It will be a good idea to include some mood references for lighting and composition as well, so your team can have an idea of how you will be shooting the photo.

This is a good time for the team to feedback and make suggestions to you or tell you if something cannot be done, so you can work together on an alternative. Clear communications are extremely important in these, make sure everyone knows what they’re doing.


2.4 Composition Sketch


Composition to me is one of the most important elements in photography. It’s a combination of the model’s pose, your framing, and lighting.

You don’t need mad skills in drawing, and personally I’m only capable of stick-figure sketches, but they serve just as well. It may be a simple scribble, but most of how the image will look takes on a more concrete shape in my head here.

When you’re done, use it as a point of reference for shooting and layout, and your team will also be able to present the best side of the model for that framing. Of course, you don’t have to stick with it 100%. But with these determined beforehand, you will be able to shoot more efficiently and smoothly.

For the triptych “The Three Graces”, I had three incredible Venetian masks from the maker Casin dei Nobili in Venice. Concerned about composition, such as how the images will go well and flow together, sketching out the set was especially important here:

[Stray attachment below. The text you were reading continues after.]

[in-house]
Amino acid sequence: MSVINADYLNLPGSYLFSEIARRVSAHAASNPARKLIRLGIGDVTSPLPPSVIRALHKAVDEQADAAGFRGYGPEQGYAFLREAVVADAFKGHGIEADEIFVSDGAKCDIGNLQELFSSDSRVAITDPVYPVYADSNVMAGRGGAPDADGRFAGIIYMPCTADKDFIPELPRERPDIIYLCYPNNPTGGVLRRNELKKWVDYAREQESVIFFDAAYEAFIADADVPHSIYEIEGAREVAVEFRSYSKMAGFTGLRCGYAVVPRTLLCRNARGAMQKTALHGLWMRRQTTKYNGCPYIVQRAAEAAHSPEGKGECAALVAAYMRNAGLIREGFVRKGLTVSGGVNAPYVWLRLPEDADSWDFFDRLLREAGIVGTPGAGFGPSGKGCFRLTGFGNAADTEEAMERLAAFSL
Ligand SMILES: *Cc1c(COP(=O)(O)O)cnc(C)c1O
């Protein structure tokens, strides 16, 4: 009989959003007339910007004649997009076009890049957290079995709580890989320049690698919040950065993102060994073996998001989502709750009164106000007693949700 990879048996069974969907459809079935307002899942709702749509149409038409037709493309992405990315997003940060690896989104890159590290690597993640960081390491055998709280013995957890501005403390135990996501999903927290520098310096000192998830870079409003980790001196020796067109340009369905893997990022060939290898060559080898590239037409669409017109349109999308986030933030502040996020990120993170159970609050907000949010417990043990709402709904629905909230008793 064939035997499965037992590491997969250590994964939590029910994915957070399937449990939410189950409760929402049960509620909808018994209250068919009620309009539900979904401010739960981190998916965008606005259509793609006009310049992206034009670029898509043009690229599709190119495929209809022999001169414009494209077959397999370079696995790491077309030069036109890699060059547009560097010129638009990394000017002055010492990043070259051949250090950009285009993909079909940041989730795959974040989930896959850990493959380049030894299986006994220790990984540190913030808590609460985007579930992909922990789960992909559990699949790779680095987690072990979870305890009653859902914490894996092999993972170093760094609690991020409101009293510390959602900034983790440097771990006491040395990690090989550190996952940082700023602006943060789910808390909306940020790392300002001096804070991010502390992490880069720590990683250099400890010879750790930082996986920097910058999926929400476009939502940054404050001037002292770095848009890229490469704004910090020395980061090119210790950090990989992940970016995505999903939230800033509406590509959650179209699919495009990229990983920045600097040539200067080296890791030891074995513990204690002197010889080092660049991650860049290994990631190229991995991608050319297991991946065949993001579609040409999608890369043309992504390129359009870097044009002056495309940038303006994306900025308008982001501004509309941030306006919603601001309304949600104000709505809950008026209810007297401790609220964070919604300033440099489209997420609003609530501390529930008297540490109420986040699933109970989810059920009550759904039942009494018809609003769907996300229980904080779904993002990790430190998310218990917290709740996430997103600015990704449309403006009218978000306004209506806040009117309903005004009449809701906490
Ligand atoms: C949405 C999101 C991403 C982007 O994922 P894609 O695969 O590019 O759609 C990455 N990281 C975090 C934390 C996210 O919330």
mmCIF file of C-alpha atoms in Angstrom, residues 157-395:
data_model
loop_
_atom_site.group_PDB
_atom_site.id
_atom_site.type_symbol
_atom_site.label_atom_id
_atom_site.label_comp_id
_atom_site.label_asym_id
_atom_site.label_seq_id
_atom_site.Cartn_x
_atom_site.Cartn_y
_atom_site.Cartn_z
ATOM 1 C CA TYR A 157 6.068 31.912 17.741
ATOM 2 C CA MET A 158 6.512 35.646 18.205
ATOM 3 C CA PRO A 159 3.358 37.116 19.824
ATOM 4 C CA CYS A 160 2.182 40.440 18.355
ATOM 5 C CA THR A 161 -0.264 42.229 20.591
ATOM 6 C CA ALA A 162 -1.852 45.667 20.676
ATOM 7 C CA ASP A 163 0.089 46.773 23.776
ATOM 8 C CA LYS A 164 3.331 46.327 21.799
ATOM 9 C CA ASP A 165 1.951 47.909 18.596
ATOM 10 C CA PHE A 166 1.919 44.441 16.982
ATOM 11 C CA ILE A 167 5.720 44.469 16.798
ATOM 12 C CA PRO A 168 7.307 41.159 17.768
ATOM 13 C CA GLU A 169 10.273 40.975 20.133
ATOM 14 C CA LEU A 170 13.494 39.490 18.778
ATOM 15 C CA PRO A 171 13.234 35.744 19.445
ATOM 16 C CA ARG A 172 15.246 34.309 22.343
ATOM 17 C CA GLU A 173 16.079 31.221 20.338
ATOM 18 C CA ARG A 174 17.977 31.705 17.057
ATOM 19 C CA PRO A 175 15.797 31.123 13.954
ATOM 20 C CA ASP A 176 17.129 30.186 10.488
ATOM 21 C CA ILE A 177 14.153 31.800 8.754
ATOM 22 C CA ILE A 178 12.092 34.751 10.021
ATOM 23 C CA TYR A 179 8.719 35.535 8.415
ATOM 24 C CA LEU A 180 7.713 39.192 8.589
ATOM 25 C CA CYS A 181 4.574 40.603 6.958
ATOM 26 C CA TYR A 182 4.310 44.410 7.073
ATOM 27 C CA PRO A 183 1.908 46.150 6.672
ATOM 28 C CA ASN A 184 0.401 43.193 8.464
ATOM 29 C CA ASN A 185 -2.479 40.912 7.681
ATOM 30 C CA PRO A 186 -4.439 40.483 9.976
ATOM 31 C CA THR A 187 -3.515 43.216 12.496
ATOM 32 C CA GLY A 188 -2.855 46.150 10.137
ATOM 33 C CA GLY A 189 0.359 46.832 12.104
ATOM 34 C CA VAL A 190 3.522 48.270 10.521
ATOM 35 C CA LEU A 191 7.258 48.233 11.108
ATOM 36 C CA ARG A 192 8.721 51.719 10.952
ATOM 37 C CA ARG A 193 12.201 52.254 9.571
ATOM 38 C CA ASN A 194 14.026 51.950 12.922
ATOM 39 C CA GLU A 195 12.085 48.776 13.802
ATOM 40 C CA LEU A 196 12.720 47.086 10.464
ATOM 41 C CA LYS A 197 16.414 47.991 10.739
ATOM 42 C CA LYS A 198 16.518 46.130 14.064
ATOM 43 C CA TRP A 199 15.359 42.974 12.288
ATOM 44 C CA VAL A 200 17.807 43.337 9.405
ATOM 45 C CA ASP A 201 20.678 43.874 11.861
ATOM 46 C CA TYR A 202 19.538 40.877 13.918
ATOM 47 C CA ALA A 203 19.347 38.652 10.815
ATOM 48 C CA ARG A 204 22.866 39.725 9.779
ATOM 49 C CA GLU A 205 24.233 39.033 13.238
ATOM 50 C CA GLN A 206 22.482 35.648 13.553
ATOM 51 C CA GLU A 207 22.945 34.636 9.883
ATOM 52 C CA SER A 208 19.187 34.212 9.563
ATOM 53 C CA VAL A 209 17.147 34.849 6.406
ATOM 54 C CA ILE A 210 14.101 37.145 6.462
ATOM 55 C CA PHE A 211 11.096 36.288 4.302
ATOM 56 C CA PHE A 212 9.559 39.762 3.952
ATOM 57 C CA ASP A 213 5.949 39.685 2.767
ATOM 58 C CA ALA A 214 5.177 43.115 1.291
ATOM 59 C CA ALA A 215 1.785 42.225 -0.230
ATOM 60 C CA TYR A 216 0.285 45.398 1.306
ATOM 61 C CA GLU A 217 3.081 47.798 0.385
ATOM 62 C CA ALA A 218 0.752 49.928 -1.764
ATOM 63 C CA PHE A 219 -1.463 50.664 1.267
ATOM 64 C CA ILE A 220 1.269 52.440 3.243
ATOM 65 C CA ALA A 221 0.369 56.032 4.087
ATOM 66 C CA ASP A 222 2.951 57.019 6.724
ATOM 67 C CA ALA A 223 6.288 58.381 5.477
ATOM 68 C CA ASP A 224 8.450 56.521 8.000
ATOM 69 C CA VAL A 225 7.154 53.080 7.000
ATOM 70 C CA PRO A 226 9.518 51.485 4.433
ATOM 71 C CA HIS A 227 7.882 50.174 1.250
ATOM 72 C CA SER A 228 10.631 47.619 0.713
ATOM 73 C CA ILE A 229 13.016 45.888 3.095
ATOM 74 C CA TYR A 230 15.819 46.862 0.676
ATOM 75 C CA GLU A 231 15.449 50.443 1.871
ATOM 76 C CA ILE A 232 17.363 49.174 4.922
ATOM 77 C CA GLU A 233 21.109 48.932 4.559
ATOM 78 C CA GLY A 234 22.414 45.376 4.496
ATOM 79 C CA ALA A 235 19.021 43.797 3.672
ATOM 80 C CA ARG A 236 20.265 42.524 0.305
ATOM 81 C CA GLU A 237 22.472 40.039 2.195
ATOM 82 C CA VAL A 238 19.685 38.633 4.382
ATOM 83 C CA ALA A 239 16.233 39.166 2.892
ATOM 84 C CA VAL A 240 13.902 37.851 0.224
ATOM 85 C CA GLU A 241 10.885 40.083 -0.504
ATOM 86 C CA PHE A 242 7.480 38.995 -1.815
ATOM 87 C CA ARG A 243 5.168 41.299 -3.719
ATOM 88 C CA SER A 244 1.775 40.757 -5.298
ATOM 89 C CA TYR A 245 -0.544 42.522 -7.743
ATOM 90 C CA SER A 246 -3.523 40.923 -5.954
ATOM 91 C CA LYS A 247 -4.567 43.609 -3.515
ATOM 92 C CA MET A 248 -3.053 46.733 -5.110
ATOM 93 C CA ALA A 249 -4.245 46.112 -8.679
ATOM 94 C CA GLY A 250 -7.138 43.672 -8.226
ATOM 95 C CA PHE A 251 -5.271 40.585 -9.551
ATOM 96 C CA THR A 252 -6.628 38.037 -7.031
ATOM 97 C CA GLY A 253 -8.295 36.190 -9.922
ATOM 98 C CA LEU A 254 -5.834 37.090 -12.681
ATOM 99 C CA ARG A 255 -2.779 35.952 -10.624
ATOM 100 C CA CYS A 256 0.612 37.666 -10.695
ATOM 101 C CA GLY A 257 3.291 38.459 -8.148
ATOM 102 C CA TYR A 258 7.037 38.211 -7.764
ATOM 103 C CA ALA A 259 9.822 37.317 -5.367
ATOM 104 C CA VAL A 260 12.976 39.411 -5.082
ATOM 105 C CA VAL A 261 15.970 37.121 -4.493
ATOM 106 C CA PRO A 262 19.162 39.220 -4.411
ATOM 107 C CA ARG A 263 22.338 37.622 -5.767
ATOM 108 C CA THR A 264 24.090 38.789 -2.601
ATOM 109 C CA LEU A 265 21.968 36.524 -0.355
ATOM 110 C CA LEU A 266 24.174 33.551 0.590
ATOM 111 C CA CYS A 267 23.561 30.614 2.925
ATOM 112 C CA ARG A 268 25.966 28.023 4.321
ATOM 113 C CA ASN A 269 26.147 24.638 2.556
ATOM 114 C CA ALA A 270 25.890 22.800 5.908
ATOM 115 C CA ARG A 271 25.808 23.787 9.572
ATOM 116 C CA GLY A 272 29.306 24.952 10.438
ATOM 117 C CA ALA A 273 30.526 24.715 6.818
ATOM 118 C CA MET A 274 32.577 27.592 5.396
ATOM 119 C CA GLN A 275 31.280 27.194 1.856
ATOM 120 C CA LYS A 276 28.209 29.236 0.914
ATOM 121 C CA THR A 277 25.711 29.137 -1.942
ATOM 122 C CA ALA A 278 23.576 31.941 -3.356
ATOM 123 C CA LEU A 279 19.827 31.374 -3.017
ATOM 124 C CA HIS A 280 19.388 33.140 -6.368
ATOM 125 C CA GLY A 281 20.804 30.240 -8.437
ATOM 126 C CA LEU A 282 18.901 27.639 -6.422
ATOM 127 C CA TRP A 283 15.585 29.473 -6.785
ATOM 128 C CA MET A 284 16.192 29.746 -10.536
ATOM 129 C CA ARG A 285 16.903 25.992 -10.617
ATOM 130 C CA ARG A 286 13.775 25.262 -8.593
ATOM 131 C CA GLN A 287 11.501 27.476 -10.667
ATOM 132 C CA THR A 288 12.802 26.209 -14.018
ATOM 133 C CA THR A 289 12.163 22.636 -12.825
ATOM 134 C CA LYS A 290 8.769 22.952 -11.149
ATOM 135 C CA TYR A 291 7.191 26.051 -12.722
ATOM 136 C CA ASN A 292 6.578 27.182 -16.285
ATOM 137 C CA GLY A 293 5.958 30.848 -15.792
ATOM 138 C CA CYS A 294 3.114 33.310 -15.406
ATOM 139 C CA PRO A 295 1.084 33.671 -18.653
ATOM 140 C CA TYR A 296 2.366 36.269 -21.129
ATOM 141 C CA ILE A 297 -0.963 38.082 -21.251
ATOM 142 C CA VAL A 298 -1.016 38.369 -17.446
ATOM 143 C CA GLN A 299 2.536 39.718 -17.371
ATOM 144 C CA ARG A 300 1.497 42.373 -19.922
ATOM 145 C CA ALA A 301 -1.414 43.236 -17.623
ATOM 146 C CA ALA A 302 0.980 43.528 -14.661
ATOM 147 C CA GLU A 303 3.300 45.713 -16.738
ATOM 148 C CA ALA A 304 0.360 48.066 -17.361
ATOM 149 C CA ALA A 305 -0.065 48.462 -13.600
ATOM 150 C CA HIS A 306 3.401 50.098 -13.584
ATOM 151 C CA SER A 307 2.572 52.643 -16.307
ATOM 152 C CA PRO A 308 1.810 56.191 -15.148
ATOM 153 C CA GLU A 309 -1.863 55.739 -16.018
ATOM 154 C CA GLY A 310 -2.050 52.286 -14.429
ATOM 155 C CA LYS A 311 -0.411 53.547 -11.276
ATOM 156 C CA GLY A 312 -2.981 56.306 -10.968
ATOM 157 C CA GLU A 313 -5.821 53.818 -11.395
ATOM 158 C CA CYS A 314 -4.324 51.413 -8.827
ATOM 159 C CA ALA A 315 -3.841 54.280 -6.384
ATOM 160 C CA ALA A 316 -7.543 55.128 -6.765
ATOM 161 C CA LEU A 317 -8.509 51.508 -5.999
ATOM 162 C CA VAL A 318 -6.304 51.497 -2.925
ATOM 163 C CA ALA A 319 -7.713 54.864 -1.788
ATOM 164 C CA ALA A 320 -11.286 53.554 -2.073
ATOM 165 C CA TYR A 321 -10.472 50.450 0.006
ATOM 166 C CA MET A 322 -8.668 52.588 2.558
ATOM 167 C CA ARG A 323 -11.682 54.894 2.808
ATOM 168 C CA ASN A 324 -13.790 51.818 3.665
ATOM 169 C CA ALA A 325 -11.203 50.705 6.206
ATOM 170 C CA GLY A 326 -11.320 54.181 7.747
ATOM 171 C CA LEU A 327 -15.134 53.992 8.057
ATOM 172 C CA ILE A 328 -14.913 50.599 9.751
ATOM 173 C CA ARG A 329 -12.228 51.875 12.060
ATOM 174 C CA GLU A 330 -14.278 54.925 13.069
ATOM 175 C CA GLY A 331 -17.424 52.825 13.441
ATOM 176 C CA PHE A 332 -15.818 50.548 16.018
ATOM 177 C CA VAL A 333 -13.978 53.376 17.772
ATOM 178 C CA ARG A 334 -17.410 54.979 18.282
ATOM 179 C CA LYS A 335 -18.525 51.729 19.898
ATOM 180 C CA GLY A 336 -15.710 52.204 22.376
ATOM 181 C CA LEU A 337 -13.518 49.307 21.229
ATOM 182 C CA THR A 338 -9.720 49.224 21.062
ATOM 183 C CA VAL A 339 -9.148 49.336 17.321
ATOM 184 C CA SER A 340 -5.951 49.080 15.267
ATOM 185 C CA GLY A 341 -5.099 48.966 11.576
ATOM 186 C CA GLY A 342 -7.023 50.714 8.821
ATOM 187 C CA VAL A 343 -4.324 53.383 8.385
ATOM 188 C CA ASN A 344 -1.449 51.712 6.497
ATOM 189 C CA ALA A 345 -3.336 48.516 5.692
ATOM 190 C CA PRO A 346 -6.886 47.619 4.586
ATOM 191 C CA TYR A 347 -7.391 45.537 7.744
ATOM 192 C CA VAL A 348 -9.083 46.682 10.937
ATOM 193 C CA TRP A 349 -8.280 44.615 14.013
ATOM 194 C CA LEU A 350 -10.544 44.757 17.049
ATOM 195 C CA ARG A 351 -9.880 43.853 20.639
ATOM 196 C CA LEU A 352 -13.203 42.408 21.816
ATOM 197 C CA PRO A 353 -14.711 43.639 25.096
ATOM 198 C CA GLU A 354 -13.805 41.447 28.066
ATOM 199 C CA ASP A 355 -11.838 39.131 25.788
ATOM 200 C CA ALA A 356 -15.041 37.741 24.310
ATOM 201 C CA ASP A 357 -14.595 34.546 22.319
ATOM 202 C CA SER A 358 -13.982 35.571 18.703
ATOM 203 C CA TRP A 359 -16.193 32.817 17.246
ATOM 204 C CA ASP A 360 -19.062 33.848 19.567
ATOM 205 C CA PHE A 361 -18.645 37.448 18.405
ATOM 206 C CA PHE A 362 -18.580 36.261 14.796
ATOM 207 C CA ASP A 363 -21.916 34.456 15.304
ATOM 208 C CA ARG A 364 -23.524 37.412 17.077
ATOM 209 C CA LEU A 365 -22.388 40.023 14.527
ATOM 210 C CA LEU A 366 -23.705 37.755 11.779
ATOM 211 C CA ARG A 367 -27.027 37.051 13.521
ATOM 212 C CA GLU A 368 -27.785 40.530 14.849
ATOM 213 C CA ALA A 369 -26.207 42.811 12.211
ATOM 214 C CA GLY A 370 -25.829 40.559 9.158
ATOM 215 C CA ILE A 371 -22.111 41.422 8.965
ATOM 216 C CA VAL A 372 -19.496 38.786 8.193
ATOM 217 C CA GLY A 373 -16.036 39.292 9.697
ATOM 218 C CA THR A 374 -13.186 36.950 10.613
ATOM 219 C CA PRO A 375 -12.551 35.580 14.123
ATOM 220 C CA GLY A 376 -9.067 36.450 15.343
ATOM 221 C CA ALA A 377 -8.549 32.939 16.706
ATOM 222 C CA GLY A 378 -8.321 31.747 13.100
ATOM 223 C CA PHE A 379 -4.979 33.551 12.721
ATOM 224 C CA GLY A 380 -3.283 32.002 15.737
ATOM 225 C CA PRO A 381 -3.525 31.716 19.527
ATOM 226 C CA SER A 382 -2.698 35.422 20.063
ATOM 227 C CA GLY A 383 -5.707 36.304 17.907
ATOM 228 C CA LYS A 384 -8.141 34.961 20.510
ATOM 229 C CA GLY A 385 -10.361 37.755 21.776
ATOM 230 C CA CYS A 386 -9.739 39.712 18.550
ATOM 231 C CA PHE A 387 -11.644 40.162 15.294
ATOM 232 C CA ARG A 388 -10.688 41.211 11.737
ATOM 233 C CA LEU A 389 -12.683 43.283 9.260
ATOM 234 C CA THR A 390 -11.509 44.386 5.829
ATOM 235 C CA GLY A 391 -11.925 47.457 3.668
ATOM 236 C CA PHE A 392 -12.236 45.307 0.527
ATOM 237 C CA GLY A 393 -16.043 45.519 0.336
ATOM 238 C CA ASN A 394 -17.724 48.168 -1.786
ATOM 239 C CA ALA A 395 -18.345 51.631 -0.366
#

Motherland Chronicles #26, 27, 28 – The Three Graces


2.5 Mood and Lighting 


As I’ve mentioned above, for a series, besides the stylistic direction of the model and clothing, lighting is one thing that should be kept consistent to lock the series together.

If at any time you think you may need to light something differently for any reason, be sure to test it prior to the actual shoot. For my series, I stuck with large light sources for a painterly look in the studio, and often used a large Profoto Deep White XL Umbrella and diffuser, with a mix of black and textured backdrops from Savage Universal for an added painterly touch.

Profoto D1 Air 500 with Deep White XL Umbrella


3. The Photoshoot


With all the pre-production well-prepared, be confident going into the shoot. My advice on set is the same as what I’ve talked about in the previous commercial photoshoot walkthrough post, there are just three things I’d like to add on:


3.1 Details